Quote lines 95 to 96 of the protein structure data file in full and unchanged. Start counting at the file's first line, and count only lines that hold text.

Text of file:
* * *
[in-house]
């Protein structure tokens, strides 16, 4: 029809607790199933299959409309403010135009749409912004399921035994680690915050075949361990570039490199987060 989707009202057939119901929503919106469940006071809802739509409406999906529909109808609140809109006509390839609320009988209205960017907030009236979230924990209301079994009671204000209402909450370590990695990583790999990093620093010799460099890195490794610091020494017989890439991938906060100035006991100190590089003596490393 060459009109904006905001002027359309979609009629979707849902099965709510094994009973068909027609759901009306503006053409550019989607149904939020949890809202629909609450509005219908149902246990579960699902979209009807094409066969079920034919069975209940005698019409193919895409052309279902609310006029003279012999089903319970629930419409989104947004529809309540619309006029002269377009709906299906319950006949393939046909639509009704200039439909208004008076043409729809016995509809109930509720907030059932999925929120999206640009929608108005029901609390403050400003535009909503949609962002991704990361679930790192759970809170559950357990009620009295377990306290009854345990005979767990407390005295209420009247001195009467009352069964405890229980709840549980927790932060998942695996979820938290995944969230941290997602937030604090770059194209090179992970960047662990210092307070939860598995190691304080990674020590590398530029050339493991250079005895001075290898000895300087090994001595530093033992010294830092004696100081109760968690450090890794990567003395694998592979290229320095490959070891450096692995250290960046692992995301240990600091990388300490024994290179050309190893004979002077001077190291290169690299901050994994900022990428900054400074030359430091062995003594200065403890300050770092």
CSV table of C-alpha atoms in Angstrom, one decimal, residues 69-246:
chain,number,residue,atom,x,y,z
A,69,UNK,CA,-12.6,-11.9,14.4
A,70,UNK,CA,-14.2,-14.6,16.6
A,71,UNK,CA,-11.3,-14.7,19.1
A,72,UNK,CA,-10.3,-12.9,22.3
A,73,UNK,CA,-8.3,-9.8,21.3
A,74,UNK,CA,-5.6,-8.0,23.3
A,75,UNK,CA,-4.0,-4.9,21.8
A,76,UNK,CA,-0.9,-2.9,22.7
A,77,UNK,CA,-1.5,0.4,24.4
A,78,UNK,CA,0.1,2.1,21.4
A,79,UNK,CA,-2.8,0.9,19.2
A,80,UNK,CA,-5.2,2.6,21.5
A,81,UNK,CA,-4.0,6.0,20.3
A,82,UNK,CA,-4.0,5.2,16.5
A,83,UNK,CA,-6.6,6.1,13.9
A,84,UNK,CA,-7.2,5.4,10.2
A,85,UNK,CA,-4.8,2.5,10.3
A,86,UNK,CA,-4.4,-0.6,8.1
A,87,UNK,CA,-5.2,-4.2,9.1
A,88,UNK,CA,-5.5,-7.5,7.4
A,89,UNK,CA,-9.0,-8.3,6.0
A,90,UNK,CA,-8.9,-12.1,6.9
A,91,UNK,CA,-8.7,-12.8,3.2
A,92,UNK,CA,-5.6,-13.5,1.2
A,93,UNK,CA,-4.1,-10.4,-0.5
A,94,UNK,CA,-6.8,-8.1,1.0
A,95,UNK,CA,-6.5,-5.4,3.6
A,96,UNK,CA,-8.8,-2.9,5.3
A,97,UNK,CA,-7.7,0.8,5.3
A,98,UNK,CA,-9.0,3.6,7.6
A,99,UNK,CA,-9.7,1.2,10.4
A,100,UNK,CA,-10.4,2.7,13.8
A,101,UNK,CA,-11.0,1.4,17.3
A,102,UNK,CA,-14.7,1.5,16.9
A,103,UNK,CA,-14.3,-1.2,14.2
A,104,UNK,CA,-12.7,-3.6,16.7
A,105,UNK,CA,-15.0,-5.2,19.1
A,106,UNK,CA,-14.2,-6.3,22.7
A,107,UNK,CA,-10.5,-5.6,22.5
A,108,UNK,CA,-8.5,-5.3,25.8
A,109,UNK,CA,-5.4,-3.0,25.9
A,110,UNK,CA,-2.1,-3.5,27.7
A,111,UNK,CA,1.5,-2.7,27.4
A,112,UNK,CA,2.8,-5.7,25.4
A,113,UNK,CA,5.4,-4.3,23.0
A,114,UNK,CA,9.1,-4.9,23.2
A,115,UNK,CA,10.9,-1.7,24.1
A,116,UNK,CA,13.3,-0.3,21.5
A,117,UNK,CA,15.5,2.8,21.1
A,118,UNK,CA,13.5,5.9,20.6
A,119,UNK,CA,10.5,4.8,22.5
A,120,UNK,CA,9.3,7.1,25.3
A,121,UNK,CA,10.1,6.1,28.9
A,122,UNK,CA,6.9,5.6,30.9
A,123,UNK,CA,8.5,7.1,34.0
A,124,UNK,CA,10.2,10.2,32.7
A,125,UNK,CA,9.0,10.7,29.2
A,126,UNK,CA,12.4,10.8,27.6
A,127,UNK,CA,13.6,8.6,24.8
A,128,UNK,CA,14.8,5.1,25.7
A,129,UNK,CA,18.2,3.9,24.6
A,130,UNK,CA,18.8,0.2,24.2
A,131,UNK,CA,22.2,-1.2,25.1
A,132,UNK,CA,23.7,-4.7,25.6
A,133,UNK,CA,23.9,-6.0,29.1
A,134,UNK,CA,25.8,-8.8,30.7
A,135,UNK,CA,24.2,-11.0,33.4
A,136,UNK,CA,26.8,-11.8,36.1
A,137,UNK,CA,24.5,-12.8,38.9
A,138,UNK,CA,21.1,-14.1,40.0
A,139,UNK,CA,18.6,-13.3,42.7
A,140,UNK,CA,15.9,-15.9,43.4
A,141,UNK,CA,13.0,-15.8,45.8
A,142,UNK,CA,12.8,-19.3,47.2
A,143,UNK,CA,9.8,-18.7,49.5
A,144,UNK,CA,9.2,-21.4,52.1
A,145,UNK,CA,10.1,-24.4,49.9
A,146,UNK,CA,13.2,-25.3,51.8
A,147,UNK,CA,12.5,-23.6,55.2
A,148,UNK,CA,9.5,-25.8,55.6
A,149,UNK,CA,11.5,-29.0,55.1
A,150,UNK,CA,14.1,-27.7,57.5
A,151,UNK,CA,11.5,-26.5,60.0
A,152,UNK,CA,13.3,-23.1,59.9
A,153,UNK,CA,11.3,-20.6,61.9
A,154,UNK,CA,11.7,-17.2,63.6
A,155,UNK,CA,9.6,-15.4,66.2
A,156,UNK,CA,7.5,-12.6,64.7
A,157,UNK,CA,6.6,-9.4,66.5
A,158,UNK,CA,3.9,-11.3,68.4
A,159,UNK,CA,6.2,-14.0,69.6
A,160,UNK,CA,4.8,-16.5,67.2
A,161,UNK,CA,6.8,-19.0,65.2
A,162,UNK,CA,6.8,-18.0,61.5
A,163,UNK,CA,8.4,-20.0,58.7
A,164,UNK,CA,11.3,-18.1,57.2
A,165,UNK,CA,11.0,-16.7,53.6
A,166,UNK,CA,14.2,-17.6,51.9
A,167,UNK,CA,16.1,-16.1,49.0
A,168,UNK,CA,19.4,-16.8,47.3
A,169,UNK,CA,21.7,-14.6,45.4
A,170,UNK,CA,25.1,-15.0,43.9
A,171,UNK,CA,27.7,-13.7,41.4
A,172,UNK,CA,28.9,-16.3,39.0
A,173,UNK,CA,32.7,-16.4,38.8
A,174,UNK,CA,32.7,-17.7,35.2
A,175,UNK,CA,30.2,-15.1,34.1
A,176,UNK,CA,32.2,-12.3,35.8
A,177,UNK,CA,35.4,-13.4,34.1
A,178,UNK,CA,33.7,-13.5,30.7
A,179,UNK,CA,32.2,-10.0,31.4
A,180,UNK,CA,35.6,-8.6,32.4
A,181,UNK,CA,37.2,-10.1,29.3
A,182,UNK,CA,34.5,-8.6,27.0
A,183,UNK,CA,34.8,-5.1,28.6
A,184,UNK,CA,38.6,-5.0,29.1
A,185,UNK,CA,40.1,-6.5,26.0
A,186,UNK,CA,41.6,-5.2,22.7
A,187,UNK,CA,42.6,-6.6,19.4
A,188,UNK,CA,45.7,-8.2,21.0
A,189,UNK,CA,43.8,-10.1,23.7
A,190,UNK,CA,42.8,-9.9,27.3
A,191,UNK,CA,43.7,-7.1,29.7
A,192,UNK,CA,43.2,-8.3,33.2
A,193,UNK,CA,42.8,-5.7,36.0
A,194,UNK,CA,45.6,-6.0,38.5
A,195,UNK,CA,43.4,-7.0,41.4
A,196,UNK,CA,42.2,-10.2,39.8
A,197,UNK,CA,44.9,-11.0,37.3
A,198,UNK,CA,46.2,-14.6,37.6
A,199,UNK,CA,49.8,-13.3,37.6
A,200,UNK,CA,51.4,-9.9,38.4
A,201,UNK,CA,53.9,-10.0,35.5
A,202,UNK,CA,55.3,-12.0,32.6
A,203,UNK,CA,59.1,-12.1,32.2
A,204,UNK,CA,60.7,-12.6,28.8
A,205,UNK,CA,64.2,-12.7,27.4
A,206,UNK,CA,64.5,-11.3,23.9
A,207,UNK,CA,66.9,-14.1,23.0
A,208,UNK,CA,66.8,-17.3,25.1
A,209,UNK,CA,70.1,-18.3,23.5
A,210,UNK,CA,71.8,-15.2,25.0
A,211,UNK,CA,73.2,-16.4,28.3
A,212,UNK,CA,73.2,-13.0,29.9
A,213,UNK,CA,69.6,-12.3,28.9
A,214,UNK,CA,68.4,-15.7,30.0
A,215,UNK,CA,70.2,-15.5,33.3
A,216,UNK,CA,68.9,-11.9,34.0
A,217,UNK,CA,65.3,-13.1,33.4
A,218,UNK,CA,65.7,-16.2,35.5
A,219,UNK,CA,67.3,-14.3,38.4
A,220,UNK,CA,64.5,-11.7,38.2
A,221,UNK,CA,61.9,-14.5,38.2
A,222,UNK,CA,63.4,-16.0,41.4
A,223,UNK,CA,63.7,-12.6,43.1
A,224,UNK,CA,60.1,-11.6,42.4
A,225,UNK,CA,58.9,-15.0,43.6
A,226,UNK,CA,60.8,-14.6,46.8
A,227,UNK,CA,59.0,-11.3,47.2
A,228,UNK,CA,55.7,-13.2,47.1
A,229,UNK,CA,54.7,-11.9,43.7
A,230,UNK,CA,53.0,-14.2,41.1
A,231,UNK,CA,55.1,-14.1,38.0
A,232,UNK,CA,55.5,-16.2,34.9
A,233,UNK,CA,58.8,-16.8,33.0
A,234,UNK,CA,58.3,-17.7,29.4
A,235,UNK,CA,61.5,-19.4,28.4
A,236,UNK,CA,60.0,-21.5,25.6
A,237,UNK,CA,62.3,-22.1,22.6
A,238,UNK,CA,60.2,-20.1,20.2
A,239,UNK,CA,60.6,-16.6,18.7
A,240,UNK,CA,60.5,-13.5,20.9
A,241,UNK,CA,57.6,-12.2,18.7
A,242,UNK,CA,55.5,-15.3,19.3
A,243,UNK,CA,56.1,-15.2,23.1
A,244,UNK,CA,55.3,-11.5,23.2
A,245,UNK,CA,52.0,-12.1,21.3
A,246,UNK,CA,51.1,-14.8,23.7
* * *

A,159,UNK,CA,6.2,-14.0,69.6
A,160,UNK,CA,4.8,-16.5,67.2